The architectural designs, brilliant colored tiles, and the use of thousands of shimmering mirrors in palaces and mosques can only be described by showing you pictures. Most people have heard about Persepolis, but when you walk the ancient site, your imagination comes into play as you try and feel what it was like to live in the ancient world. In 500 BC Persepolis was the ceremonial capital of the Achaemenid kings with remains of the palaces of Darius the Great, Xerxes and Attaxerxes. My photograph below depicts only a small corner of the enormous site and the age-worn bas-reliefs of gift-bearing kings representing tributary nations of the Persian Empire.
A small corner of Persepolis
Bas Reliefs at Persepolis
Because of my interest in interacting with nomads, I was ecstatic to visit three winter camps of the Qashgai tribe outside of Firuzabad. The Qashgai is a conglomeration of clans in Iran, consisting of mostly Turkic peoples, but also Lurs, Kurds, and Arabs, and almost all of them speak a Turkic dialect that they call Turki, as well as Persian in formal use. Their main activity is raising livestock, and since they live in a harsh, unproductive land, they travel a distance to nearby villages to buy fruits and vegetables and other goods to support their existence. Their water is trucked in once or twice a month to support them, as well as their livestock. The Qashgai women are known for their very colorful dress, unlike the women we saw in the cities, but the next generation of Qashgai want a better life, so like in most nomadic cultures around the world, the young people are moving to the cities and attending university and looking for good jobs . That’s one of the reasons I was so intent on visiting them because like so many tribal cultures on our planet, they will soon disappear. But finding them was not so easy because their camps were scattered throughout a vast mountainous region with rocky steep paths substituting as roads. Even our local guide, who thought he knew their location, had difficulty finding them, as he had to stop several times and ask for directions. When at the Qashgai camps, we were always offered tea, and on one occasion we enjoyed bowls of a corn-based soup and freshly grilled bread. On another day we visited a third camp and drank tea inside the small hut of one Qashgai family, who had four children and more than 200 goats. We sat on their hand-woven carpets inside a one-room hut that served as the family’s bedroom, living room and dining room. Their kitchen was an open fire just outside the hut. With our guide as the translator, we asked questions about their nomadic life, which, among other things, consists of moving their goats by truck to graze in the high mountains during the summer and the lowlands during the winter months. I certainly never saw anything green for the goats to graze on. Life is anything but simple, but they seemed happy and certainly interested in meeting us since very few tourists go there. After we finished our tea and our questions were answered, they offered to kill a goat and make us lunch, but that’s when we knew it was time to leave.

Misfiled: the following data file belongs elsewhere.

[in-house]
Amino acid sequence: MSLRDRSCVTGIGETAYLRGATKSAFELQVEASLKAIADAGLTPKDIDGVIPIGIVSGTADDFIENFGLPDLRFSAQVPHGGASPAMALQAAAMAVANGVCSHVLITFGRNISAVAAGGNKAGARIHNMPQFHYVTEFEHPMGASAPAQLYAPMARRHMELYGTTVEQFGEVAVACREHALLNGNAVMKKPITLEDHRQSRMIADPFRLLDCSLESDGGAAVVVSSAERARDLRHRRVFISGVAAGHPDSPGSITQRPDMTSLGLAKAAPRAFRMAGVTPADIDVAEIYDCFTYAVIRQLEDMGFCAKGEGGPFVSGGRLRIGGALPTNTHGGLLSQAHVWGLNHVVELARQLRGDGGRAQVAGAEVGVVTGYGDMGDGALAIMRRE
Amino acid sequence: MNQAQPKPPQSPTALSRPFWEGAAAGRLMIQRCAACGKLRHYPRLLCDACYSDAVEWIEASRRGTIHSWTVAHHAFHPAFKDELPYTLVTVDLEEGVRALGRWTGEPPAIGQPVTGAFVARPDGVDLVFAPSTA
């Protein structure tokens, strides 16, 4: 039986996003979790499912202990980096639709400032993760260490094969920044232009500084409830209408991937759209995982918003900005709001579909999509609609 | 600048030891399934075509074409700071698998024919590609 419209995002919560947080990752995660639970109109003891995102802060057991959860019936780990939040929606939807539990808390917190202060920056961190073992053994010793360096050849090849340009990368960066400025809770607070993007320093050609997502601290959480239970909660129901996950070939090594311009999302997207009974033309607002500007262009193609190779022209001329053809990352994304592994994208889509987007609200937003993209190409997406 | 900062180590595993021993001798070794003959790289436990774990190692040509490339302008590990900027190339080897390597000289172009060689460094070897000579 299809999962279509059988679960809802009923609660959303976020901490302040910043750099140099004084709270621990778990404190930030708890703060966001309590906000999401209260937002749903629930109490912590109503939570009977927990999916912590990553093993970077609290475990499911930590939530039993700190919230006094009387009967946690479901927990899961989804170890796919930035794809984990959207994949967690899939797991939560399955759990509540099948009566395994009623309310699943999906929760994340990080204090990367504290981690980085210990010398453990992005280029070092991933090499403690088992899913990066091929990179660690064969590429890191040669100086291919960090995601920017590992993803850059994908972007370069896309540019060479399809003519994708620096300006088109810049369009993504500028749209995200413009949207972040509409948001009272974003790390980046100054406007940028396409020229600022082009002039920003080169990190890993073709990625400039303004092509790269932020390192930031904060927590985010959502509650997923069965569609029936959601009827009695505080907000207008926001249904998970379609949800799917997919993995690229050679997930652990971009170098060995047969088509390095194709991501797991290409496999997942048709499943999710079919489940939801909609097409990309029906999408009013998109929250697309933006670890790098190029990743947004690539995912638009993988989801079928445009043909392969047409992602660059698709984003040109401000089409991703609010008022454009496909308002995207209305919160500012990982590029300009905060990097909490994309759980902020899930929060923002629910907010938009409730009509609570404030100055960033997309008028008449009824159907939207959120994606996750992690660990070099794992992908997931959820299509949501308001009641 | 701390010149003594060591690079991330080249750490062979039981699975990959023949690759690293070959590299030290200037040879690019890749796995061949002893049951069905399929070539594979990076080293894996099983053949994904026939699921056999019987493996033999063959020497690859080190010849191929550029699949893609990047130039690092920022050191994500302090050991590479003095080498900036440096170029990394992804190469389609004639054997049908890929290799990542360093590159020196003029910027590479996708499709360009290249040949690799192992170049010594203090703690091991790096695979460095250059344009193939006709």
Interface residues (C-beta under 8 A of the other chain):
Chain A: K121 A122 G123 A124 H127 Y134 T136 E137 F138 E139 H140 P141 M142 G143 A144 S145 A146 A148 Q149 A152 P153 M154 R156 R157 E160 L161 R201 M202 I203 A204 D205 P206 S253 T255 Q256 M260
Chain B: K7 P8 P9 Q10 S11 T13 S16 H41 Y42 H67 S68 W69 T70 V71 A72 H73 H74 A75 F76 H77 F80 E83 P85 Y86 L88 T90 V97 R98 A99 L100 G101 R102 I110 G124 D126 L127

Persian food is healthy and delicious — meat and rice spiced with saffron, barberry, and turmeric and accented with pomegranate, plums, walnuts, tamarind, lemon, heaps of mint and multiple blended spices. Their delicious soups, made with barley, mushroom or corn, were a meal-time staple. The whole milk yoghurt served regularly made returning home and eating non-fat very boring. I filled a soup bowl at almost every meal because the yoghurt was perfect for dipping Persian bread. And saffron ice cream. Wow! Bright yellow and delicious. Given my enthusiasm for the food, I was surprised I lost some weight, but then alcohol is forbidden there.